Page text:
"It is quite difficult to make hundreds of people dance on music for three hours and that too to their satisfaction. I keep myself update with the latest in music to be able to serve people well.”

Despite her myriad vocations, she has not lost touch with her first love i.e. ramp shows and, thus walks on ramps off and on.

Her two remix songs from films, “Bachana Ae Hasino” and “Golmaal” are already available on the internet. Ready to take up newer challenges in life and take them to perfection, Barkha is eyeing on her next ambition of composing film music. "I have a couple of exciting offers, but I am bound not to talk about them at this stage. But soon, the news will be shared with the media,” she concluded.



Noted writer recalls pre-Independence events
Ashutosh Sharma
Tribune News Service

Jammu, February 3
Recipient of Padam Bhushan, Balraj Puri, started his public career as editor of an Urdu weekly in J&K in 1942 and is still active through his writings and work in social and political fields. He has been a regular contributor to major national dailies and academic journals. He is an author and a co-author of 40 books.

In a conversation with The Tribune, the octogenarian recalled several historical events, his role in the anti-autocratic movement in pre-Independence days, in the Quit India movement in 1942 and peacekeeping during and after the Partition riots.

Though critical of Sheikh Abdullah's rule from 1948 to 1953, he initiated a protest movement against his dismissal and arrest in 1953, which, he says, was done in an undemocratic way and alienated the people of Kashmir.

He raised two main issues with Jawahar Lal Nehru since he started meeting him in 1948, lack of democracy in the state and need for regional harmony. According to Puri, he had succeeded in persuading Nehru and Abdullah to announce at a joint press conference on July 24, 1952 that " the Constitution of the state when framed would provide for regional autonomy."

He believes that if the formula had been implemented, there would never have been any Kashmir issue. But the strong agitation against it by Praja Parishad created many complications. Many international powers also tried to fish in the troubled waters of the state that culminated in the arrest of Abdullah in 1953, he said.

Abdullah visited Pakistan with Nehru’s consent but he had to cut short his visit there due to Nehru's sudden death. Puri recalls that when he had gone to receive Abdullah at the airport, he insisted on first going straight to Nehru's Samadhi. En route, he told Puri, "Had I known that Panditji was to die so soon, I would have finally settled the Kashmir issue with Nehru in Delhi itself."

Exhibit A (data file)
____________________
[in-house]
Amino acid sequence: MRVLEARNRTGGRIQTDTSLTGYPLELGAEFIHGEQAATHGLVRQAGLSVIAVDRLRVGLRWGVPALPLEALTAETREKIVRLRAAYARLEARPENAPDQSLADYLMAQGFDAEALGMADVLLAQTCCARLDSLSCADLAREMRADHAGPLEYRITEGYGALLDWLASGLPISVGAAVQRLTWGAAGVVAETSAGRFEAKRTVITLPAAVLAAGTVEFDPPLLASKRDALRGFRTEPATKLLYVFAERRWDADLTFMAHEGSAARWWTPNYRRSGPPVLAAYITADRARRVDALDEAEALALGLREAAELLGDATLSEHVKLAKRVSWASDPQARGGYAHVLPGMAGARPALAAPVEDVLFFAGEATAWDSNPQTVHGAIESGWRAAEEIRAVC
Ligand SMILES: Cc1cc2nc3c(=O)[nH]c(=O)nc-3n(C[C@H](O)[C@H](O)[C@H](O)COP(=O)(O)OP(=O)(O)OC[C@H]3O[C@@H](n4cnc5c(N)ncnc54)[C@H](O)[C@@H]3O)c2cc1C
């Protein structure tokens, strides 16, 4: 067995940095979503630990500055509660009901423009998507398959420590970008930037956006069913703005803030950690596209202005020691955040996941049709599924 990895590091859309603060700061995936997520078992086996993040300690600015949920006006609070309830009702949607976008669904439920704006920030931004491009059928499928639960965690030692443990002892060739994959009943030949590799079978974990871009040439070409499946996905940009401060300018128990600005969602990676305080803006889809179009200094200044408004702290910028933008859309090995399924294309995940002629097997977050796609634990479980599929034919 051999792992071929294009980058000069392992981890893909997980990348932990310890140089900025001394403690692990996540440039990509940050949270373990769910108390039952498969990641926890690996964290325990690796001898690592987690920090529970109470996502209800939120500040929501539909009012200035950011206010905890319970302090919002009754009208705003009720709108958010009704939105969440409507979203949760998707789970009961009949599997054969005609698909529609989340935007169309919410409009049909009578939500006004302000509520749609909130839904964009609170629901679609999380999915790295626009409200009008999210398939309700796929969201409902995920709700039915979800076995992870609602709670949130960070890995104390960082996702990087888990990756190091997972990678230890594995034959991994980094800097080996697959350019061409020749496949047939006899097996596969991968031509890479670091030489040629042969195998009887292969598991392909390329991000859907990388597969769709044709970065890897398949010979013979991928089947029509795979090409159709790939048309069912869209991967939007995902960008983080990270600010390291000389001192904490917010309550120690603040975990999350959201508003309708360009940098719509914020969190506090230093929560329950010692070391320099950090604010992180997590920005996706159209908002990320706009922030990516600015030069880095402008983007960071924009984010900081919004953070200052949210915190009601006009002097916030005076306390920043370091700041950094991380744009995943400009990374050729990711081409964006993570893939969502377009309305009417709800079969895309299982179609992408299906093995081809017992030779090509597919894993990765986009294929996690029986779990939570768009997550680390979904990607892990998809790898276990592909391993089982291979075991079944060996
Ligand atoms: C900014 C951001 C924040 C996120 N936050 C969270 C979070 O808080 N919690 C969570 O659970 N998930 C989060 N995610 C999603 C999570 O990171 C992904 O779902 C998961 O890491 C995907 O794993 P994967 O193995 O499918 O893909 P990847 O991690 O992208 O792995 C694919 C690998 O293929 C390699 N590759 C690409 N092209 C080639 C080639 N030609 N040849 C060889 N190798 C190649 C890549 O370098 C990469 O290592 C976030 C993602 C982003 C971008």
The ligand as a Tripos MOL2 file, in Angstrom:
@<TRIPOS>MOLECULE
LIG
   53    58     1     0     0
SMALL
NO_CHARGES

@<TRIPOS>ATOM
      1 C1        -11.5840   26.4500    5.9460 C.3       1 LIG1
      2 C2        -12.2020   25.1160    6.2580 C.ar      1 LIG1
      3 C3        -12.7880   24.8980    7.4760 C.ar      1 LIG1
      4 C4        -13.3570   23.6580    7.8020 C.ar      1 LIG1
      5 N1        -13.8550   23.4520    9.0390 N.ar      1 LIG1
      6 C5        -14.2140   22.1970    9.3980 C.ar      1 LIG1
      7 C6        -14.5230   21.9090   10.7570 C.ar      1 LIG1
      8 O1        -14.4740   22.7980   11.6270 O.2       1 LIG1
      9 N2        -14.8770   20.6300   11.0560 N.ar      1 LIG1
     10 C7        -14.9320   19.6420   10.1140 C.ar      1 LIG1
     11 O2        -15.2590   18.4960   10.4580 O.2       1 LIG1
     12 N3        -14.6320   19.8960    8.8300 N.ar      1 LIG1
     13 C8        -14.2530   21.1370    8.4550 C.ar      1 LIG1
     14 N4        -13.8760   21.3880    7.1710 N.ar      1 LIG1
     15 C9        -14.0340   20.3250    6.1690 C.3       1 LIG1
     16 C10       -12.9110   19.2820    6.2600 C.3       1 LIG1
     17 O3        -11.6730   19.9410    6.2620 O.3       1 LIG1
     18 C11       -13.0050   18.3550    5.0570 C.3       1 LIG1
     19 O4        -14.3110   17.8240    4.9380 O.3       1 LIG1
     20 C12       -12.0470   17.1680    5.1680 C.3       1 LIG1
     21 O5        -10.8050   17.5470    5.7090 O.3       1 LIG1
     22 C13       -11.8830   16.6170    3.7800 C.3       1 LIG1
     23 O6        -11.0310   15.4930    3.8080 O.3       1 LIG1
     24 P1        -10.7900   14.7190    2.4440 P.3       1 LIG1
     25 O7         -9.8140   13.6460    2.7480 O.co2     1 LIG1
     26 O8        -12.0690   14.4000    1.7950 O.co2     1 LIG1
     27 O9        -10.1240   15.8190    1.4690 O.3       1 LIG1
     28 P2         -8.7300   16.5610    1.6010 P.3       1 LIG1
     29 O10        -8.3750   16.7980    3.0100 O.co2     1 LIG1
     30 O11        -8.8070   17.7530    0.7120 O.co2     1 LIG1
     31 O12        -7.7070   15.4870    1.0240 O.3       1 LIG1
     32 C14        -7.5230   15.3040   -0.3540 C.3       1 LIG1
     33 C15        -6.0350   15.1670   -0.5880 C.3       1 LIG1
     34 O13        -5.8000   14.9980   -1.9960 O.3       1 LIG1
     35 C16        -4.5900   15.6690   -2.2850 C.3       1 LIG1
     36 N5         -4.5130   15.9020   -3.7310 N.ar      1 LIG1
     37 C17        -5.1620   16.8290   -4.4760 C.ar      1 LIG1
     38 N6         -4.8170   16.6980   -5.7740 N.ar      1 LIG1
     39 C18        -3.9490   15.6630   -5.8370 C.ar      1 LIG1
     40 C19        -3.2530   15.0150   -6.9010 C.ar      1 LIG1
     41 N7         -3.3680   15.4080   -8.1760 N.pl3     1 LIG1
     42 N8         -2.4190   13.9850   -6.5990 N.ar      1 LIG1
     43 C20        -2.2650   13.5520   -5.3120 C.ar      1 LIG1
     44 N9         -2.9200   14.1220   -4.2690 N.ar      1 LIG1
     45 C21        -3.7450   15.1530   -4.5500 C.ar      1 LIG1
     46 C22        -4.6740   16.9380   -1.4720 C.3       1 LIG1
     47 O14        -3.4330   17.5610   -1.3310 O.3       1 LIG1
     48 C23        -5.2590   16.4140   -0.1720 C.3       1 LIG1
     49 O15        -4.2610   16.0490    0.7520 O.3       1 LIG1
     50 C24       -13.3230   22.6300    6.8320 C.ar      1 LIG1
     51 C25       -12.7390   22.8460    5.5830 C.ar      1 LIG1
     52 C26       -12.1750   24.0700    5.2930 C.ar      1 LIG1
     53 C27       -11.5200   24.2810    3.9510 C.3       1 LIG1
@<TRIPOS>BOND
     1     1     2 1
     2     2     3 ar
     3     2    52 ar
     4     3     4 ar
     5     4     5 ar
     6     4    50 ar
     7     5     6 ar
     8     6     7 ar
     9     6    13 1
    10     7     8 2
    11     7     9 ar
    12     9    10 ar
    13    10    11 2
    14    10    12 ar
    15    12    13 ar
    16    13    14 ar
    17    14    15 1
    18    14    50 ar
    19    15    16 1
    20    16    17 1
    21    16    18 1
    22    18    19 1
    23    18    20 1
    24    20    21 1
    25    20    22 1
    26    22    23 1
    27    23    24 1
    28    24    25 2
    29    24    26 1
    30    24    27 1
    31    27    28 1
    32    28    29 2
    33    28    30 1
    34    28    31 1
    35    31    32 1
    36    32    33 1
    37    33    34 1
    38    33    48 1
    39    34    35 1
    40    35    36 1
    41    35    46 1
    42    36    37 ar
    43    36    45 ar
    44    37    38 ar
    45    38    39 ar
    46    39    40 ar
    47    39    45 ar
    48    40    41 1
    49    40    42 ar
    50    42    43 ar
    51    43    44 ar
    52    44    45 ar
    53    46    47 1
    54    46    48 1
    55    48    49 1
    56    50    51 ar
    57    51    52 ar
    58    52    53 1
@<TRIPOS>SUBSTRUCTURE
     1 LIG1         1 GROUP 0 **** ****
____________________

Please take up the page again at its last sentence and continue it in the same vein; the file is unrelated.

Balraj Puri headed a Regional Autonomy Committee set up by the Farooq Abdullah government in 1996, which recommend a federal and decentralised set-up for the state.



Students, faculty beautify school, surroundings
Ashutosh Sharma
Tribune News Service

Akhnoor, February 3
Government Higher Secondary School, Narrari Bala in Akhnoor is proud of its lush green environs in a sprawling campus. The students, teachers and villagers of the area have one thing in common, concern for the environment.

Though, the area is a Kandi or dry land, yet trees give it a different look. The school that was high school then, created this awareness in 1988 on the occasion of National Integration Day. The then headmaster of the school, OP Gupta, took the initiative with the help of some local government departments coupled with the active involvement of staff, students and their parents.

"Students were asked to plant trees in their work experience period. Since they were from the rural areas, they voluntarily used to bring with them manure for the plant saplings," said OP Gupta. He said it inculcated a sense of hard work in the students.

"If schools evince interest in the upgradation of environment, the problem of pollution will automatically get settled," he suggested.

"Tree plantation not only replenishes the lost greenery but also provides fruit and ornamental saplings to the villagers and improves their economic condition," he said.

Maintaining that this is the only way to check deforestation and educating people, Gupta said, "Schools can seek help from the several departments like forest, agriculture, rural development, environment, horticulture etc."

Narrari Bala is not the lone case. Gupta took up such initiatives in different schools during his services. These schools include the Higher Secondary School, Sial Sui in Rajouri, the Government High School, Sohal and Government High School, Chowki Choura.